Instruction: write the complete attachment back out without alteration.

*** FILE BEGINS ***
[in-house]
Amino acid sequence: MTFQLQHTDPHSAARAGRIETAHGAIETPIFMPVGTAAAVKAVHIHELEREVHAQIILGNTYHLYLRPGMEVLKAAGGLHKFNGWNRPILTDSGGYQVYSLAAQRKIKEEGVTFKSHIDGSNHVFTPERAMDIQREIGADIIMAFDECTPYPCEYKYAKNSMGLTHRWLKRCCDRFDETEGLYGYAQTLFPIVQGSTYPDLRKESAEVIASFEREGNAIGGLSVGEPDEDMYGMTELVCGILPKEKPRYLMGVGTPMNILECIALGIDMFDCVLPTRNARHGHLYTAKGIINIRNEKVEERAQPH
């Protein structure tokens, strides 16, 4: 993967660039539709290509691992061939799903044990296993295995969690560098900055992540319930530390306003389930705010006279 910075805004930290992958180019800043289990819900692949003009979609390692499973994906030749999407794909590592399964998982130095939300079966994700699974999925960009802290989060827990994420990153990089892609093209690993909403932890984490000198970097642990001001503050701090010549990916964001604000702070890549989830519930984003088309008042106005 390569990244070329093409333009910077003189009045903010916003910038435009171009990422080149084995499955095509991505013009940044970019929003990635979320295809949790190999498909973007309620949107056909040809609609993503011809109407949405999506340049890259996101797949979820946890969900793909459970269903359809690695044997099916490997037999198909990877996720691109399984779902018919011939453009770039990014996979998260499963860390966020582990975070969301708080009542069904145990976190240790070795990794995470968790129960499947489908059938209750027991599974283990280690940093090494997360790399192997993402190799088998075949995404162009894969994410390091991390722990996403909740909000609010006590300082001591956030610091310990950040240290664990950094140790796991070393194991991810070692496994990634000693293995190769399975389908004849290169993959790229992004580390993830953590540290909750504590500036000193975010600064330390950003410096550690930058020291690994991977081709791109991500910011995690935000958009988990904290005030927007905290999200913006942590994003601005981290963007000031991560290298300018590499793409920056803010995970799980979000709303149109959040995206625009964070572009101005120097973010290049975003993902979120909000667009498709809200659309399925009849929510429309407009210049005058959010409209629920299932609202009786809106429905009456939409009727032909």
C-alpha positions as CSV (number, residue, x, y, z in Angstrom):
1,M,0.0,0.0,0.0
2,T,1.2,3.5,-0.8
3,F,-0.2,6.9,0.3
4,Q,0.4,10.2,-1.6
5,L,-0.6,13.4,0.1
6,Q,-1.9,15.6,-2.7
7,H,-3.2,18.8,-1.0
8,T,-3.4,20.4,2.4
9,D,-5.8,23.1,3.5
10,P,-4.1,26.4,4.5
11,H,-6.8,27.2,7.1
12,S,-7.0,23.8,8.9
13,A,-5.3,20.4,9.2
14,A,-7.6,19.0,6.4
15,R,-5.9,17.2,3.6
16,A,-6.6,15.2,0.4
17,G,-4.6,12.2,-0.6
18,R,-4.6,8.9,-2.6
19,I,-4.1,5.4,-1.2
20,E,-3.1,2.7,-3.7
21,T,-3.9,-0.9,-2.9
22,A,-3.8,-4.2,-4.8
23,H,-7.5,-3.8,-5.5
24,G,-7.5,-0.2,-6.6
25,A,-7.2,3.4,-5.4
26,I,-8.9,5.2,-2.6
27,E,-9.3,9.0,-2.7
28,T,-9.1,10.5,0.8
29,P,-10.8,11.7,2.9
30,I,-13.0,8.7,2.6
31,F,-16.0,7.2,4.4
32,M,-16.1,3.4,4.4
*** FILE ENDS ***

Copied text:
[in-house]
Amino acid sequence: MTFQLQHTDPHSAARAGRIETAHGAIETPIFMPVGTAAAVKAVHIHELEREVHAQIILGNTYHLYLRPGMEVLKAAGGLHKFNGWNRPILTDSGGYQVYSLAAQRKIKEEGVTFKSHIDGSNHVFTPERAMDIQREIGADIIMAFDECTPYPCEYKYAKNSMGLTHRWLKRCCDRFDETEGLYGYAQTLFPIVQGSTYPDLRKESAEVIASFEREGNAIGGLSVGEPDEDMYGMTELVCGILPKEKPRYLMGVGTPMNILECIALGIDMFDCVLPTRNARHGHLYTAKGIINIRNEKVEERAQPH
């Protein structure tokens, strides 16, 4: 993967660039539709290509691992061939799903044990296993295995969690560098900055992540319930530390306003389930705010006279 910075805004930290992958180019800043289990819900692949003009979609390692499973994906030749999407794909590592399964998982130095939300079966994700699974999925960009802290989060827990994420990153990089892609093209690993909403932890984490000198970097642990001001503050701090010549990916964001604000702070890549989830519930984003088309008042106005 390569990244070329093409333009910077003189009045903010916003910038435009171009990422080149084995499955095509991505013009940044970019929003990635979320295809949790190999498909973007309620949107056909040809609609993503011809109407949405999506340049890259996101797949979820946890969900793909459970269903359809690695044997099916490997037999198909990877996720691109399984779902018919011939453009770039990014996979998260499963860390966020582990975070969301708080009542069904145990976190240790070795990794995470968790129960499947489908059938209750027991599974283990280690940093090494997360790399192997993402190799088998075949995404162009894969994410390091991390722990996403909740909000609010006590300082001591956030610091310990950040240290664990950094140790796991070393194991991810070692496994990634000693293995190769399975389908004849290169993959790229992004580390993830953590540290909750504590500036000193975010600064330390950003410096550690930058020291690994991977081709791109991500910011995690935000958009988990904290005030927007905290999200913006942590994003601005981290963007000031991560290298300018590499793409920056803010995970799980979000709303149109959040995206625009964070572009101005120097973010290049975003993902979120909000667009498709809200659309399925009849929510429309407009210049005058959010409209629920299932609202009786809106429905009456939409009727032909």
C-alpha positions as CSV (number, residue, x, y, z in Angstrom):
1,M,0.0,0.0,0.0
2,T,1.2,3.5,-0.8
3,F,-0.2,6.9,0.3
4,Q,0.4,10.2,-1.6
5,L,-0.6,13.4,0.1
6,Q,-1.9,15.6,-2.7
7,H,-3.2,18.8,-1.0
8,T,-3.4,20.4,2.4
9,D,-5.8,23.1,3.5
10,P,-4.1,26.4,4.5
11,H,-6.8,27.2,7.1
12,S,-7.0,23.8,8.9
13,A,-5.3,20.4,9.2
14,A,-7.6,19.0,6.4
15,R,-5.9,17.2,3.6
16,A,-6.6,15.2,0.4
17,G,-4.6,12.2,-0.6
18,R,-4.6,8.9,-2.6
19,I,-4.1,5.4,-1.2
20,E,-3.1,2.7,-3.7
21,T,-3.9,-0.9,-2.9
22,A,-3.8,-4.2,-4.8
23,H,-7.5,-3.8,-5.5
24,G,-7.5,-0.2,-6.6
25,A,-7.2,3.4,-5.4
26,I,-8.9,5.2,-2.6
27,E,-9.3,9.0,-2.7
28,T,-9.1,10.5,0.8
29,P,-10.8,11.7,2.9
30,I,-13.0,8.7,2.6
31,F,-16.0,7.2,4.4
32,M,-16.1,3.4,4.4